The second row is a different story as before; boot space varies from 193-litres with all seven seats up to 892-litres with the third row down. Dropping the third turns the Tiggo 8 Pro Max into a van with a total luggage capacity of 1 930-litres.

What about the engine?

The biggest sensation is the 2.0 T-GDI engine that rectifies the sluggish 1.6 T-GDI the Executive uses. Still hooked to a seven-speed dual-clutch gearbox, the engine develops 187 kW and as indicated by the 390T badge on the bootlid, 390 Nm of torque.

Tiggo 8 Pro Max interior
Seats are electric, heated and ventilated, but the driver’s chair is still too high even on its lowest setting.

Unchanged from the pre-facelift Max, the combination is explosive. As one friend bluntly put it in the passenger’s seat after a few minutes, “die ding [insert expletive of choice] of”.

That it sure does, as unlike the 1.6 T-GDI, the 2.0-litre spools up so quickly and without the low-down turbo-lag that the Max feels even faster than what the outputs claim

The incredible surge, punch and rapid acceleration aren’t without a few pitfalls. Too sudden throttle inputs will result in wheelspin when setting off, something the all-wheel-drive will likely rectify when it debuts

Chery's revised Tiggo 8 Pro Max interior
In typical Chinese car fashion, space in the second row is impressive.

For its part, the dual-clutch ‘box’s shifts are smoother, but not 100%, as on a few occasions, it would hesitate and shift down abruptly

That being said, it is nowhere as erratic as on the 1.6, making the continual lack of paddle shifters even more disappointing.

Dynamics still not polished

While an undoubted powerhouse, the Max’s dynamic prowess goes the other way as the steering is still devoid of feel and only improves with the selection of Sport mode.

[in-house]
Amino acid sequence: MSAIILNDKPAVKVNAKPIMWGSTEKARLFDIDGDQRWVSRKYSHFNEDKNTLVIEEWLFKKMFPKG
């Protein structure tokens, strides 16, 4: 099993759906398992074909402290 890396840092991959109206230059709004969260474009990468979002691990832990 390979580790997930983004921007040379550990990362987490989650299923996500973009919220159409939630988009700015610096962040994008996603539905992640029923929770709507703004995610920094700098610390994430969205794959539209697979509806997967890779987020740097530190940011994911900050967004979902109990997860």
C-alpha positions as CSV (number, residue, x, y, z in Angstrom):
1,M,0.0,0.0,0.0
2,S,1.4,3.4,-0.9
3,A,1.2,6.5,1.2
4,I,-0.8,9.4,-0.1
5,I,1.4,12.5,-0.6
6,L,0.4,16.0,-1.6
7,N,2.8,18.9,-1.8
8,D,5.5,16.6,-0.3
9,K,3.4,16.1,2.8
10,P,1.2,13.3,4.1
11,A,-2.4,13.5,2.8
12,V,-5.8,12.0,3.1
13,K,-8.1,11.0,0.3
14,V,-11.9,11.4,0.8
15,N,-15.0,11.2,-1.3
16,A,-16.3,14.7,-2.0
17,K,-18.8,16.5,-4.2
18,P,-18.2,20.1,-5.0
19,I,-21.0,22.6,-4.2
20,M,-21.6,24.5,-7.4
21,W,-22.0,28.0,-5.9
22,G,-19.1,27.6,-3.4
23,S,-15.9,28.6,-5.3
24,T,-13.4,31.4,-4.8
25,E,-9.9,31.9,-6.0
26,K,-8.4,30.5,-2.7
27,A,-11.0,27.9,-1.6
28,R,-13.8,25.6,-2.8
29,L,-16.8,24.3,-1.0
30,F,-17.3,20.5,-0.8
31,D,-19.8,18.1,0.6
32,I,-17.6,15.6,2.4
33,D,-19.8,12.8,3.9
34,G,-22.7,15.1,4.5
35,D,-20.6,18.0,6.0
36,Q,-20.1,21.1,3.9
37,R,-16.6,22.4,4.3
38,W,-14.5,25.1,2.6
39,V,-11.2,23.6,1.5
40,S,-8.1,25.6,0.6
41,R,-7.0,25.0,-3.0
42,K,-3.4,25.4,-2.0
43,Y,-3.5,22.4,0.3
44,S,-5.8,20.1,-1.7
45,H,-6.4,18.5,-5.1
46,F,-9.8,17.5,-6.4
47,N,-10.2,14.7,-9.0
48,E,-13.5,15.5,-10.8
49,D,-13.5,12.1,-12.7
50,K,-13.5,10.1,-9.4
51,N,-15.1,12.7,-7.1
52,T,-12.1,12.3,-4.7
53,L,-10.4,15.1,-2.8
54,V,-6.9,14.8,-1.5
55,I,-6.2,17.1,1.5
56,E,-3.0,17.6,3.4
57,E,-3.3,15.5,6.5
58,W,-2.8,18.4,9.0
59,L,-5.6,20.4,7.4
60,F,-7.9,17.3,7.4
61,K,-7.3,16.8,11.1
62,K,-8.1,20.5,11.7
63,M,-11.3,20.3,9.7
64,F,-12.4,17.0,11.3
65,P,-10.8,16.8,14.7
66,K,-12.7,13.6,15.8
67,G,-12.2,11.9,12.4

Selecting this also means a sharper throttle response, which has the knock-on effect of considerable torque steer and sure wheelspin if overexuberant with the loud peddle.

Although comfortable on smooth surfaces, the suspension doesn’t take kindly to imperfections, unlike in the Executive, which rides on 18-inch wheels.

Behind the wheel of the Tiggo 8 Pro Max
Dropping the third row unlocks a total capacity of 892-litres.

Tasked with patched or less than ideal tar, the rides exhibit a washball sensation in which the Tiggo 8 Pro Max moves nervously like treading on a ball-bearing-like surface.

Given the extra grunt, the soft brakes, as on the 290T Executive, remains a worry as more than the usual foot input is required to bring the Tiggo 8 Pro Max to a stop.

Finally, the topic of fuel consumption continues to hamstring most Chinese vehicles. Whereas the 1.6 T-GDI registered a high 10.5 L/100 km, spending more time with the Max on the highway saw the instrument cluster register a best and, it has to be said, impressive 7.8 L/100 km

Back to town driving and the daily commute saw the readout plummet to as high as 12.1 L/100 km at one point.


More accomplished but still not perfect, and in some cases, overcomplicated, the Chery Tiggo 8 Pro Max shrugs-off its deficiencies by appeasing to what most buyers immediately look for from a new vehicle: value for money.

As mentioned with the Executive, the level of tech and kit, seven seats, and punchy engine make its sticker price a bargain no comparative rival can match like-for-like

Through in the engine warranty, a seven-year/90 000 km service plan and a five-year/150 000 km warranty, the Tiggo 8 Pro Max speaks for itself as a package that cannot and won’t be ignored easily.

NOW READ: Chery celebrates South Africa success with Max(ed) Tiggo 8 Pro